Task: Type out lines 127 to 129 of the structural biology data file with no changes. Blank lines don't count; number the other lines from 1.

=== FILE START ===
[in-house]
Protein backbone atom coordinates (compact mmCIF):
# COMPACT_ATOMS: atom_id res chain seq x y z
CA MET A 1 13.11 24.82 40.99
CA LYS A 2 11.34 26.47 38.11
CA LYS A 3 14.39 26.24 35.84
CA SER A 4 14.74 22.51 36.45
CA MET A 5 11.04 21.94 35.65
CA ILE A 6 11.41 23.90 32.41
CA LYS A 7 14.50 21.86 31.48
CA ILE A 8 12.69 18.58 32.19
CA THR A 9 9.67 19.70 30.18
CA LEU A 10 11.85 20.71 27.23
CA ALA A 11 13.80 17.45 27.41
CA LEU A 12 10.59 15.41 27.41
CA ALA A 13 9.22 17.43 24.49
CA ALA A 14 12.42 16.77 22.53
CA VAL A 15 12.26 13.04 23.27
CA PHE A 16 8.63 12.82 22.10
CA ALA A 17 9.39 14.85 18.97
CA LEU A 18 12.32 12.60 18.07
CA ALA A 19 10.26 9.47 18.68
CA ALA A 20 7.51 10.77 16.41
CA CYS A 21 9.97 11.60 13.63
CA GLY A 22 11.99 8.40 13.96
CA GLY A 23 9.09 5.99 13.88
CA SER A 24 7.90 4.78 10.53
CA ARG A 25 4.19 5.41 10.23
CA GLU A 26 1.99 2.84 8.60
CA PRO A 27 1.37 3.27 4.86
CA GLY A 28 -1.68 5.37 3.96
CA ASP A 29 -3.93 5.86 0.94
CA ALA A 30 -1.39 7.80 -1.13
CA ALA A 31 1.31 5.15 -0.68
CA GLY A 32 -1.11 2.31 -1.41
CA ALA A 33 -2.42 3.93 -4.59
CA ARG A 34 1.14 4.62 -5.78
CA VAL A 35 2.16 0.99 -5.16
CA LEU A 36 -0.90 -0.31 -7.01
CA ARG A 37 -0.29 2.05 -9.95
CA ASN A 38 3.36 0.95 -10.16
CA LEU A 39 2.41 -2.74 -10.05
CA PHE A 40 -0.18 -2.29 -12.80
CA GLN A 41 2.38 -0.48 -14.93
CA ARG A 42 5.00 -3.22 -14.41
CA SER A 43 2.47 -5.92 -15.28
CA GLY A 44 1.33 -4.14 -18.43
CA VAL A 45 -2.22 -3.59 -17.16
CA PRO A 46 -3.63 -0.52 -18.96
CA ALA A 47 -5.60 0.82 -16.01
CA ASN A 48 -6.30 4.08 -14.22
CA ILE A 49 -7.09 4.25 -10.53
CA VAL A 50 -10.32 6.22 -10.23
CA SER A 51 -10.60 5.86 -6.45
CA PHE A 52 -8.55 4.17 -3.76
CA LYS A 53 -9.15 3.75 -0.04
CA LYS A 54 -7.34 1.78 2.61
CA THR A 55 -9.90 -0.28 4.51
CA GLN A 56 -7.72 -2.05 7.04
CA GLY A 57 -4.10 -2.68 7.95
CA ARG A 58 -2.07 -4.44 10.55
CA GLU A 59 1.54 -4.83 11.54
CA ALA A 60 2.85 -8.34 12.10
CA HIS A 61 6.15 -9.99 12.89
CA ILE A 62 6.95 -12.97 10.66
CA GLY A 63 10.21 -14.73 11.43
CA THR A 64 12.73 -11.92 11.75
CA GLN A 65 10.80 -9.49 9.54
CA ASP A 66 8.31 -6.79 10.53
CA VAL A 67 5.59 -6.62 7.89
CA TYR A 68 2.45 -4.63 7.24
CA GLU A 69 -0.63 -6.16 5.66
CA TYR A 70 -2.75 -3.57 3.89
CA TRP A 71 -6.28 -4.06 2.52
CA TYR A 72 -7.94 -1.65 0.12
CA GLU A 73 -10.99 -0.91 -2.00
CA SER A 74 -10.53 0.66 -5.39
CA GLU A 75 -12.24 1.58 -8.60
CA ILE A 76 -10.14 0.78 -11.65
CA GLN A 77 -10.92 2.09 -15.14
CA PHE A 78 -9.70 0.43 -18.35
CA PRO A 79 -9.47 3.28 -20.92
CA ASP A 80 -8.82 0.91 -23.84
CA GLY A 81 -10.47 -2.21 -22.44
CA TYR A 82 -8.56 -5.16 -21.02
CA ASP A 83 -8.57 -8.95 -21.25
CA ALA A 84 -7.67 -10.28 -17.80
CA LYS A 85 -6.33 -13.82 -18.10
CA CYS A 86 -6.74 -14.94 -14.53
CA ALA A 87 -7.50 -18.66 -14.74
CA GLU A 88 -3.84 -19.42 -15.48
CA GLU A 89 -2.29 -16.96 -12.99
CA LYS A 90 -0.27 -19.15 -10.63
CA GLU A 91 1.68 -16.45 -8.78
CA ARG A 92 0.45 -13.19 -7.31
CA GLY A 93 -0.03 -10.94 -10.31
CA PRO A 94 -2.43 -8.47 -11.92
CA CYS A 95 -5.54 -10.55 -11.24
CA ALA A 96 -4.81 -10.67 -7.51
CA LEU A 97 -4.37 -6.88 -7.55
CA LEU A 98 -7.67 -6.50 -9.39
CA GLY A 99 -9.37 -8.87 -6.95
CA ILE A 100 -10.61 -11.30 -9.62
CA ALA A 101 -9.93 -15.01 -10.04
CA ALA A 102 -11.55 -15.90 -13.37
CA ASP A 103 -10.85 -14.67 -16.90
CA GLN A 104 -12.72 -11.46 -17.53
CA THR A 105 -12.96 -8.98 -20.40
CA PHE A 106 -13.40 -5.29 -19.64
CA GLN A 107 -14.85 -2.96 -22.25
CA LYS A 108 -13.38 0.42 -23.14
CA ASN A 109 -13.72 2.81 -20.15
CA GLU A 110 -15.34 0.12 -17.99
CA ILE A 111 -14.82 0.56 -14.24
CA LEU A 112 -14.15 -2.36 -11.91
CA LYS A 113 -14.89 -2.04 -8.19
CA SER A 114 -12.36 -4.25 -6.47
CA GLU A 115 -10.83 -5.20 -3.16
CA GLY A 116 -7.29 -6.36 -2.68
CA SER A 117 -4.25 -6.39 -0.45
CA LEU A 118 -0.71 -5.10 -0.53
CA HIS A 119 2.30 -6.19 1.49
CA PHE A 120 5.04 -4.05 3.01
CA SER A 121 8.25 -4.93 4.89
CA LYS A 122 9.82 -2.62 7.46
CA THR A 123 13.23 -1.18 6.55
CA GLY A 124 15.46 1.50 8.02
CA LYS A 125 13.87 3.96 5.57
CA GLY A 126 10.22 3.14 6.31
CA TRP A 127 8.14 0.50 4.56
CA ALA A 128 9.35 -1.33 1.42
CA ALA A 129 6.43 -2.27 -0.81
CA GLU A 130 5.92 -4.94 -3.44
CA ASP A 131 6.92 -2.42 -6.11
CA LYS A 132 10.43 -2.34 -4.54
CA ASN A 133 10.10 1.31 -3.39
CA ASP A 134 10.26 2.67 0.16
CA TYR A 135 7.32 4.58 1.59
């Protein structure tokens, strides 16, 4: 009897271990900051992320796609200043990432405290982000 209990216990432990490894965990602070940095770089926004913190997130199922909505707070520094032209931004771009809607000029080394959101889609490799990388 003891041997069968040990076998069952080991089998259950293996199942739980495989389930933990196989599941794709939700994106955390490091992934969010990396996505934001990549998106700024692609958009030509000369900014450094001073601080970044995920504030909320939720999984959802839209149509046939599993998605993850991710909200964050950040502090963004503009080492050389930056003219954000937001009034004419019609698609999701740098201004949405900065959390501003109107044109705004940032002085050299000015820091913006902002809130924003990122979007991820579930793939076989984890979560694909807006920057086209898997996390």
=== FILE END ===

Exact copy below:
CA GLY A 124 15.46 1.50 8.02
CA LYS A 125 13.87 3.96 5.57
CA GLY A 126 10.22 3.14 6.31